PureTech Systems Offers Internship Program for Students
PureTech Systems, a manufacturer of video analytics for surveillance of wide-area critical infrastructure, offers an educational internship program to students attending universities and colleges throughout the state of Arizona who are enrolled in mathematics, computer science or engineering departments. The program is now entering its third consecutive term as schools across the state begin their fall semester.
Since its inception, in August 2010, the program has hosted several interns each semester with a variety of career aspirations. The students have engaged in several challenging learning opportunities including learning how software can be used to distinguish humans from other objects such as small animals. Other interns have been involved in learning how complex systems can be tested and verified.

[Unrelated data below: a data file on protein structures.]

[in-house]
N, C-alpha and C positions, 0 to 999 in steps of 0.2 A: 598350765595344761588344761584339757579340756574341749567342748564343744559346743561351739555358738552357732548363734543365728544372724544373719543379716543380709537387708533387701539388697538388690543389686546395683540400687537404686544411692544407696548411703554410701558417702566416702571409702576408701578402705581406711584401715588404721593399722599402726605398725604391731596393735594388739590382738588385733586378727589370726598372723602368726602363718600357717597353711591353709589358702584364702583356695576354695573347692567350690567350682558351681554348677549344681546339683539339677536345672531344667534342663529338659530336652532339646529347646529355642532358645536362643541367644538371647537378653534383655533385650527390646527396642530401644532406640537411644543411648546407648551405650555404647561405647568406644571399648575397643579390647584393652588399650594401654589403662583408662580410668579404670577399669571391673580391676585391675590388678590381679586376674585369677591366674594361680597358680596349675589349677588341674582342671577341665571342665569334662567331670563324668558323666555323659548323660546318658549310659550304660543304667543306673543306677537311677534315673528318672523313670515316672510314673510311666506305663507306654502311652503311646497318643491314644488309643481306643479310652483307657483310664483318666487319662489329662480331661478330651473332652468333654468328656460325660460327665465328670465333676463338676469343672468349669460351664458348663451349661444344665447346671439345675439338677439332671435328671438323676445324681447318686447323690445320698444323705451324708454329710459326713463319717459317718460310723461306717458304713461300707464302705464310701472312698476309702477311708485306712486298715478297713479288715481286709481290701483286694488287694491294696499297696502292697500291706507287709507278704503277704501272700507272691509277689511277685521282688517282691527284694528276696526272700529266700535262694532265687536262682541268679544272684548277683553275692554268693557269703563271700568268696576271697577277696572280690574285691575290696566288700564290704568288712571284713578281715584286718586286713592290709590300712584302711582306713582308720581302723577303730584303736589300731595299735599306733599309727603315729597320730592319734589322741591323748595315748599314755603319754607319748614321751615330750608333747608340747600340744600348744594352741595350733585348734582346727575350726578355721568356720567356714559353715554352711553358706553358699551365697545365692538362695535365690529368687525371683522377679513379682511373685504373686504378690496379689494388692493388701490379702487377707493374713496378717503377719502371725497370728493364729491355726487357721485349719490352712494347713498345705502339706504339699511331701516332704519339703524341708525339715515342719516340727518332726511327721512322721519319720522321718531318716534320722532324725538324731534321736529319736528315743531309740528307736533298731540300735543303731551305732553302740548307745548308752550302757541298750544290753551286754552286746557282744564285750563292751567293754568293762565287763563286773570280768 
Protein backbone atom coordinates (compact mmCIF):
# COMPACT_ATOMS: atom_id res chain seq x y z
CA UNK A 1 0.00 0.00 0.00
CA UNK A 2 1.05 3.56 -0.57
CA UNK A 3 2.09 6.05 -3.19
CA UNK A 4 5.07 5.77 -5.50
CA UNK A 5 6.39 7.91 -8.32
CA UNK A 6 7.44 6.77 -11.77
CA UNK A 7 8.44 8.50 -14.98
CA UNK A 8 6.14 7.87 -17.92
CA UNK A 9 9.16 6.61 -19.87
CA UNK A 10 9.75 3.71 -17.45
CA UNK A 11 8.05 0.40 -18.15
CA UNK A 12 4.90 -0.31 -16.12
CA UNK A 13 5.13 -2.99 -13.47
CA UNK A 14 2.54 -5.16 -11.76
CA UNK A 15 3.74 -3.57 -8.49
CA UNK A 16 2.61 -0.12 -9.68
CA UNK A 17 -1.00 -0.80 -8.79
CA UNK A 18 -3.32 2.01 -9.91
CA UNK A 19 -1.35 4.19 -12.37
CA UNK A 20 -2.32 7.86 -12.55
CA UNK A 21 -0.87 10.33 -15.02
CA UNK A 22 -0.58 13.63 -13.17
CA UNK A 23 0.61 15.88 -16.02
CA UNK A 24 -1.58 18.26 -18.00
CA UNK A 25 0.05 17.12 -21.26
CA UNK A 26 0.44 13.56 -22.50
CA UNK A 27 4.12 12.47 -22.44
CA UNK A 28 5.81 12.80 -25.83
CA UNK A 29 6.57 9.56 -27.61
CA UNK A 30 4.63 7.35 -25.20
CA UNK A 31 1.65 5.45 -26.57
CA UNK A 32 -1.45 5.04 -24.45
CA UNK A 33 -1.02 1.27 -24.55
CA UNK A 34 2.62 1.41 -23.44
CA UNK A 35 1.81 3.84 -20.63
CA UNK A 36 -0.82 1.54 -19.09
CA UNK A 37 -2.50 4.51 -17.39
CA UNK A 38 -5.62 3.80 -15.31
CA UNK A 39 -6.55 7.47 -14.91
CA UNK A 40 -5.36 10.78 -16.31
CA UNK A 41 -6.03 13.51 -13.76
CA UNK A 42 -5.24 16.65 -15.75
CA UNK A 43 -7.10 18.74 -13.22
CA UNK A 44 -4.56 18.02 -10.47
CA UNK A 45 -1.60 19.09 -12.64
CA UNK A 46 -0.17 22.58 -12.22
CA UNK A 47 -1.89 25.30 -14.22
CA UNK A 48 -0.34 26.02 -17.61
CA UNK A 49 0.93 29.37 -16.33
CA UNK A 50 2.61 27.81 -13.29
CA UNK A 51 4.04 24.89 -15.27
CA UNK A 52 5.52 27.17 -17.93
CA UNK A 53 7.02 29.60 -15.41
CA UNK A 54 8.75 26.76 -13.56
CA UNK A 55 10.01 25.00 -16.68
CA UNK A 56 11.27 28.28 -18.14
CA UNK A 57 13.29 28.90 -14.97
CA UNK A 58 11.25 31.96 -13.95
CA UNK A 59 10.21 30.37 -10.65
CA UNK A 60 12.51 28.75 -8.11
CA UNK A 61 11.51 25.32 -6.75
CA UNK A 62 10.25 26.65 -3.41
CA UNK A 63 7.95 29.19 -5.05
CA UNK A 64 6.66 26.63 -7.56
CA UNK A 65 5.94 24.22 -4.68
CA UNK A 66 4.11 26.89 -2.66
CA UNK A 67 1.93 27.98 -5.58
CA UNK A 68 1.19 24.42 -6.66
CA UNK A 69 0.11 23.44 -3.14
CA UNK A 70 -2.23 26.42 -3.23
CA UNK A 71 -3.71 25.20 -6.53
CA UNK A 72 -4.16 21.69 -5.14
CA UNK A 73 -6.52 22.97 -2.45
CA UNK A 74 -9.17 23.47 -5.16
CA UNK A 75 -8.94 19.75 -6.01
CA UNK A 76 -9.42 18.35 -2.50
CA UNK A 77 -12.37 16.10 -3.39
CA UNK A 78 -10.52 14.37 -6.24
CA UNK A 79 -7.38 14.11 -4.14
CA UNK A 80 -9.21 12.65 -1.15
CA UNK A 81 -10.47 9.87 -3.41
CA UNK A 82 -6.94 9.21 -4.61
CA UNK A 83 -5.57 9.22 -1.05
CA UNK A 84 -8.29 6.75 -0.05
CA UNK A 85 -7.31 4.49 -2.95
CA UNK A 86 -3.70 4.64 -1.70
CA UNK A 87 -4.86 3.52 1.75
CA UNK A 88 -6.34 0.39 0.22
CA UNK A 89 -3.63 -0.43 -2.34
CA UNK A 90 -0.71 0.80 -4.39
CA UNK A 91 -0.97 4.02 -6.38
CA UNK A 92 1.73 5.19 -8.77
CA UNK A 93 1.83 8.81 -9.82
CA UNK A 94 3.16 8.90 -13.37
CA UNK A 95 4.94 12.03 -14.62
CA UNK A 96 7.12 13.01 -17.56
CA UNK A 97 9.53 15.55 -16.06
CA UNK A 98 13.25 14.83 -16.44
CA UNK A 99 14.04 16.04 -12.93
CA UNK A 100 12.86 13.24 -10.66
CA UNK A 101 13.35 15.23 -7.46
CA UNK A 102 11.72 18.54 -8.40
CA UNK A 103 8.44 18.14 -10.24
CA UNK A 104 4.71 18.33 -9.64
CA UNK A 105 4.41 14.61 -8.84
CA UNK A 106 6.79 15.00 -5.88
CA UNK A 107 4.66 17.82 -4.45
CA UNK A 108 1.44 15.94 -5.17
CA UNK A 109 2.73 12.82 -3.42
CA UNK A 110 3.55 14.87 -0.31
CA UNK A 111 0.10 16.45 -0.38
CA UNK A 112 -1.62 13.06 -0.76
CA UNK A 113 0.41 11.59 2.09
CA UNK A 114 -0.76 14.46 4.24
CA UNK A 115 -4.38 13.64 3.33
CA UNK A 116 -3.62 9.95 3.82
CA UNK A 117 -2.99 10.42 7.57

"Traditionally, internships, especially technical internships, are found at the larger corporations. As a small business, we're proud that we're able to offer this type of program to students in the Phoenix area, and hope that other small businesses will consider doing the same," said Eric Olson, PureTech’s vice president of marketing.
The internship program, which runs from August to December and again from January to May, focuses on providing students with a real-world setting to help prepare them for their transition into the workforce. Students experience firsthand a high-tech environment as they work along side professional engineers and scientists. This environment challenges them to grow as they learn to build a strong work ethic, collaborate with their coworkers and adapt their problem solving skills.
"PureTech Systems is very excited about our ability to offer this type of internship program. We have been truly impressed with the level of talent from those students who have participated. The students bring in a fresh perspective and a strong desire to learn while we get to return the favor by offering them the opportunity to understand how to apply their course of study to real world situations," Olson said.